Our Priorities

Brexit

Brexit is a critical topic for the medical technology industry which has developed highly complex ties between the United Kingdom (UK) and the rest of the EU. Medical technologies are often moved between different EU countries during their production lifecycle and their clinical use. Crucially, up to 30% of our industry’s products have been authorised via UK Notified Bodies (CE marking) and could lose such authorisation overnight in the case of a “cliff edge” Brexit. MedTech Europe is tracking developments closely and has produced a position paper and other relevant documents to help medtech companies to navigate Brexit.

Brexit Picture

Given the importance of the medical technology industry in maintaining and improving public health, there is a need for sector-specific measures during the ongoing Brexit negotiations between the EU and the UK. Such measures will not only ensure that patients continue to receive timely access to life-saving and life-changing technologies, but also ensure the future global competitiveness of an important sector for the EU economy.

To ensure that patient safety and public health across Europe and the UK are guaranteed, MedTech Europe has identified the following priorities:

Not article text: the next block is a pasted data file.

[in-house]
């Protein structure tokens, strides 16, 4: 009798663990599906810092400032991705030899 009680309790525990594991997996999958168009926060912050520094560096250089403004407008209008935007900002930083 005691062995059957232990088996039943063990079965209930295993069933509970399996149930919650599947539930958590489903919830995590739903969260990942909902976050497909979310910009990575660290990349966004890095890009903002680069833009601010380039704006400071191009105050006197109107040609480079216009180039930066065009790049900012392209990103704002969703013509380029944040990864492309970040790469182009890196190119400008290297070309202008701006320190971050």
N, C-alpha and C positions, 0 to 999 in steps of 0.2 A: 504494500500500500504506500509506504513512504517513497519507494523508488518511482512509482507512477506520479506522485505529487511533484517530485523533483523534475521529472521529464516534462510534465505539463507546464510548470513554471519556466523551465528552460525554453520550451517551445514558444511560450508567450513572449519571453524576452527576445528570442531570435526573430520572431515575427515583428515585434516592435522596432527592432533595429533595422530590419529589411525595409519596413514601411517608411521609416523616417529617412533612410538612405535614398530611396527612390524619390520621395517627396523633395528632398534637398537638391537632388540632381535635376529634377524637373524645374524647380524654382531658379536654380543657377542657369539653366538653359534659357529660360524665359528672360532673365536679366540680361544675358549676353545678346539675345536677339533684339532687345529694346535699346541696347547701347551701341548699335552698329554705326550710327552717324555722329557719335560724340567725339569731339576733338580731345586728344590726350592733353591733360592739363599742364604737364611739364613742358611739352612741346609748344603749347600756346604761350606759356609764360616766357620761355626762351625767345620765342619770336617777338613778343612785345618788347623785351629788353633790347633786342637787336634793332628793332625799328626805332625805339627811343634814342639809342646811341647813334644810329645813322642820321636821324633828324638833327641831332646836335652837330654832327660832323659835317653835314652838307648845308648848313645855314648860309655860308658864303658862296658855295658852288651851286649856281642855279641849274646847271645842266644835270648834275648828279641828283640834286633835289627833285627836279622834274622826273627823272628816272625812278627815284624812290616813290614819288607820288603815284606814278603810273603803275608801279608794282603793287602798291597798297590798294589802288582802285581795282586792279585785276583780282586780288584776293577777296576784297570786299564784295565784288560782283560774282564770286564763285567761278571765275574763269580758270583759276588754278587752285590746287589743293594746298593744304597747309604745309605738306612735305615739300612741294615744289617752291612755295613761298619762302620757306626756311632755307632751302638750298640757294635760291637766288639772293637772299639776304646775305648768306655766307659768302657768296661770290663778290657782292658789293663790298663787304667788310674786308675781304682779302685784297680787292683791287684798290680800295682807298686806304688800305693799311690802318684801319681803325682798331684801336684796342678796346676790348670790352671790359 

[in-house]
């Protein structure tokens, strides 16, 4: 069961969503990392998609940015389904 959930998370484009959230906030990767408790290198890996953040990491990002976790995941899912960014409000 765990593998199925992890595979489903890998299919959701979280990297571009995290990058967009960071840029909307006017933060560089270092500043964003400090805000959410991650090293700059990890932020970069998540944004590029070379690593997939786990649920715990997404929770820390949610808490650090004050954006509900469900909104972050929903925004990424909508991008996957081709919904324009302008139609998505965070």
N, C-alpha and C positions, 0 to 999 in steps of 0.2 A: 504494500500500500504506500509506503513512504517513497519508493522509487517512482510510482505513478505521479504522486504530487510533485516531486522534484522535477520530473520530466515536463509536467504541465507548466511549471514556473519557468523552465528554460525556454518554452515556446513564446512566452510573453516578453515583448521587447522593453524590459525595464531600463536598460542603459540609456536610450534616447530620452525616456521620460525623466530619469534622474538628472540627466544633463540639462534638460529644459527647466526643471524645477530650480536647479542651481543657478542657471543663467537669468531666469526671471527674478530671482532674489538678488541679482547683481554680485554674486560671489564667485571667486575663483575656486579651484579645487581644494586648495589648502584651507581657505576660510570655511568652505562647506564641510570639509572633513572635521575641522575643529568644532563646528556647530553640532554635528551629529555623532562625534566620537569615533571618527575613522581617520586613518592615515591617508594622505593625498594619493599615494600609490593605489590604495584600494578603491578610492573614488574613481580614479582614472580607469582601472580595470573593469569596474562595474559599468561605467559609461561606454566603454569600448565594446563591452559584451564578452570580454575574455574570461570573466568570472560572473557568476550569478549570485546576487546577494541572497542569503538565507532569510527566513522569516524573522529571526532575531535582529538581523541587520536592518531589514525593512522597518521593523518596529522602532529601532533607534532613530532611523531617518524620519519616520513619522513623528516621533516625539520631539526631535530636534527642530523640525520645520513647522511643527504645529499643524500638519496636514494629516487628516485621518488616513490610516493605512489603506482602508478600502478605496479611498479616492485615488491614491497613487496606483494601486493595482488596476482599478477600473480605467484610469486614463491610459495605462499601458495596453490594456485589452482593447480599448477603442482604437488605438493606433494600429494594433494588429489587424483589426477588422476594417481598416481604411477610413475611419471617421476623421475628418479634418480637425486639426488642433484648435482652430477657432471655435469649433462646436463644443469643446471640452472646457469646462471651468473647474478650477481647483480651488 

• Formal agreement on an extension of the Brexit transition period which lasts to at least 31 December 2020, taking into consideration the challenges arising from the designation of Notified Bodies during the implementation of the new In Vitro Diagnostics Regulation (IVDR) and Medical Devices Regulation (MDR) .
  • Continued authorisation in the EU27 of medical technologies CE-marked by a UK-based Notified Body, through a mutual recognition agreement.
  • Implementation of a trade agreement for healthcare to prevent development of trade barriers which would decrease industry investment capacity in innovation and industrial development.
  • A convergence of regulatory frameworks, particularly the implementation of the new IVDR and MDR for market access to both EU and UK.

MedTech Europe is also part of a Brexit EU healthcare stakeholder group, a coalition of Brussels-based health actors which includes patients, healthcare professionals, academia, hospitals, payers, and the pharma industry which work together to guarantee that decision-makers are clear on what steps are needed to ensure patients are put first.

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